PETER SCHUYFF | UNTITLED | Acrylics on old drawing | 40 x 30 cm | 2009

In his paintings, Schuyff affords colour, shapes, weight to his forms. Some are paintings on found paintings, whilst others are full 'originals'. One untitled painting shows an overlaying series of squares. There is something at once simple and deceptively complex going in in this arrangement of colours; the tricks it plays in our reading of the shapes and the complications of depth derived from the rounded borders and shadows cast by the entire matrix. On top of all these convolutions and contradictions, Schuyff signs it - he writes P. SCHUYFF - big, bold, unapologetic - adding another pictorial element to the mix.

It seems incongruous - kind of goofy - to see these shapes which we associate with heady abstraction and, of course, flatness, presented with curves, shadows, depth. Indeed, there is consistently a cartoon- like attitude in his take on abstraction - one that is purposefully irreverent and non-sensical. His composition and handling of the paint, however, is entirely controlled and deliberate. In the looped- line paintings for instance, whether it is the regular, woven thread of 'Little Screen' or the chaotic mass of 'Big Gold', these dense bodies have a sophisticated understanding of composition, colour and technique. His handling of the paint is very considered, quite classical, successfully counteracting the surreal playfulness of the images, which often recall improvised, gestural painting and furthering their sense of quotation and displacement.

Currently living and working in Amsterdam, Peter Schuyff was born in Baarn, Holland, in 1958. He moved to Vancouver as a child and lived for much of the 80's and 90's in New York, where he was associated with the Neo-Geo movement alongside painters such as Peter Halley and Philip Taafe, exhibiting with Pat Hearn Gallery and Leo Castelli Gallery, as well as in Los Angeles at the Gagosian Gallery. Recent exhibitions include Galerie Karl Pfefferle (Munchen), Studio d'Arte Rafaelli (Trento) and Nicole Klagsbrun (New York). His works are in such collections as The Museum of Modern Art, New York, The Metropolitan Museum of Art, New York, The Fisher Landau Center for Art, New York and the Saatchi collection .

Alongside painting, Schuyff performs and records music as The Woodwards.

GALERIE GABRIEL ROLT | Elandsgracht 34 | 1016 TW Amsterdam | The Netherlands Open: Wednesday to Saturday 12.00 - 18.00 hrs. Tel: +31 (0)20 785 5146 | gallery@gabrielrolt.com | www.gabrielrolt.com

November 15, 2009

Gwyneth Scally - The Rise of the Original Eden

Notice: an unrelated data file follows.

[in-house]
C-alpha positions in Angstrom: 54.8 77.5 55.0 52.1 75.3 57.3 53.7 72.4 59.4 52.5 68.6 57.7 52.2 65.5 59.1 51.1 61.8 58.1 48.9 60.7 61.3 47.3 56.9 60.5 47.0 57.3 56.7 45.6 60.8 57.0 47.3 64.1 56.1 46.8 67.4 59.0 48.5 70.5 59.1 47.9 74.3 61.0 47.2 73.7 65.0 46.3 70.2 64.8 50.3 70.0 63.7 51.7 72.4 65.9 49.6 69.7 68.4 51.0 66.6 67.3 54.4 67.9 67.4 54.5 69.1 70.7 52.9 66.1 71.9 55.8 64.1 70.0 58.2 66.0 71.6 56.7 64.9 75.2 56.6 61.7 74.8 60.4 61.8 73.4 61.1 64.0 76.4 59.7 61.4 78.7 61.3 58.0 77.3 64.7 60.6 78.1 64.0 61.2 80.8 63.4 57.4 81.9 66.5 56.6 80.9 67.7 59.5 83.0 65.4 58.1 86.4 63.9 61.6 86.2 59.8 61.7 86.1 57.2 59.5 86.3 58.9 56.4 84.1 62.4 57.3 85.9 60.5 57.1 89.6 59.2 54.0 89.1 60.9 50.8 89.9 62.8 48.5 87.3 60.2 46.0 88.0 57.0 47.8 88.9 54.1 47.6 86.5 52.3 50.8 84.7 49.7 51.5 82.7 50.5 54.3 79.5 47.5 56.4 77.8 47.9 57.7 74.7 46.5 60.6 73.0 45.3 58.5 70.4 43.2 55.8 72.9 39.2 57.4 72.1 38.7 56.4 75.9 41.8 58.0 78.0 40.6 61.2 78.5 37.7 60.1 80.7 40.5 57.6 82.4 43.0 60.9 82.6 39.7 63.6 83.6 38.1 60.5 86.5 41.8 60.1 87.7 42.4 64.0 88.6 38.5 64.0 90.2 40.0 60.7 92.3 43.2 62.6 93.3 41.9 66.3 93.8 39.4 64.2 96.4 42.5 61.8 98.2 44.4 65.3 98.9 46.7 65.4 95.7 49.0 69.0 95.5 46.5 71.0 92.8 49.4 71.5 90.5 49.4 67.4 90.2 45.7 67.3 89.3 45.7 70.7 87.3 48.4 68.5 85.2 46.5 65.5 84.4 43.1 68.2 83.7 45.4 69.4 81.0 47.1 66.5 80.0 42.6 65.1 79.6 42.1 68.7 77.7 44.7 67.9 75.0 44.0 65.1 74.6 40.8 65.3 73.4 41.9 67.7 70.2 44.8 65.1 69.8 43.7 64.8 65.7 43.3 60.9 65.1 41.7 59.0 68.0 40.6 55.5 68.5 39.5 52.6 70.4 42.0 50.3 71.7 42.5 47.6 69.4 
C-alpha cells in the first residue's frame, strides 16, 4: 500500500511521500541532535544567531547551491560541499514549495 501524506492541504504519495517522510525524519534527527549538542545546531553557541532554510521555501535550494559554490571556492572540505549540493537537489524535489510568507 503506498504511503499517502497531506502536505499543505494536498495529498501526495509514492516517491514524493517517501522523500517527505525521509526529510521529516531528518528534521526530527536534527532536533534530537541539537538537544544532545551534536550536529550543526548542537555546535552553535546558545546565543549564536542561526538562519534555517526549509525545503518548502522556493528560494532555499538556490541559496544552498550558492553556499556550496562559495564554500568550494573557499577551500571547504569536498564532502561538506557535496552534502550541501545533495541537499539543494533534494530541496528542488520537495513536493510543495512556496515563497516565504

Cella Gallery is excited to present a series of new paintings and a larger-than-life sized installation by American artist Gwyneth Scally.

Gwyneth Scally was born and raised in Washington, D.C. After receiving degrees in both Art and Literature, Scally moved to Arizona, where she received her MFA from the University of Arizona. Her work has been inspired by her time on various coastlines, and she has turned her attentions to issues of Global Warming, melting ice, and the rising oceans. Juxtaposing images of aquatic life and human subjects, Scally explores issues of displacement, nostalgia, and climatic longing, while suggesting deeper issues of an environmental order overturned. The jellyfish sculptures, tangled and transparent in the gallery space, evoke both beauty and disgust in the viewer. Delicate and strangely graceful, these creatures also suggest slimy tissues and a quiet sense of menace. Their gelatinous bodies remind us of our relationship with our own bodies, of the tangled emotions of beauty and disgust that are part of the human biological experience. It is not only our biological evolution from the oceans that Scally explores, but also the strange state in which the ocean is returning to claim us, its prodigal children. As ice melts and seas around the globe rise, we are witnessing displacement on a grand scale- the displacement of human populations, the displacement of aquatic creatures, and the displacement of the ocean itself, the amniotic fluid of humanity, as it breaches the shores of our rash world. Cella Gallery, 5229 Lankershim Blvd. North Hollywood, CA 91601 Exhibition Dates: November 21st - December 23rd, 2009 Scally's work has been described as "delicate and strangely graceful with a quiet sense of menace".
More from: Shannon Currie Holmes - info@cellagallery.com

About November 2009

This page contains all entries posted to QUE PASA in November 2009. They are listed from oldest to newest.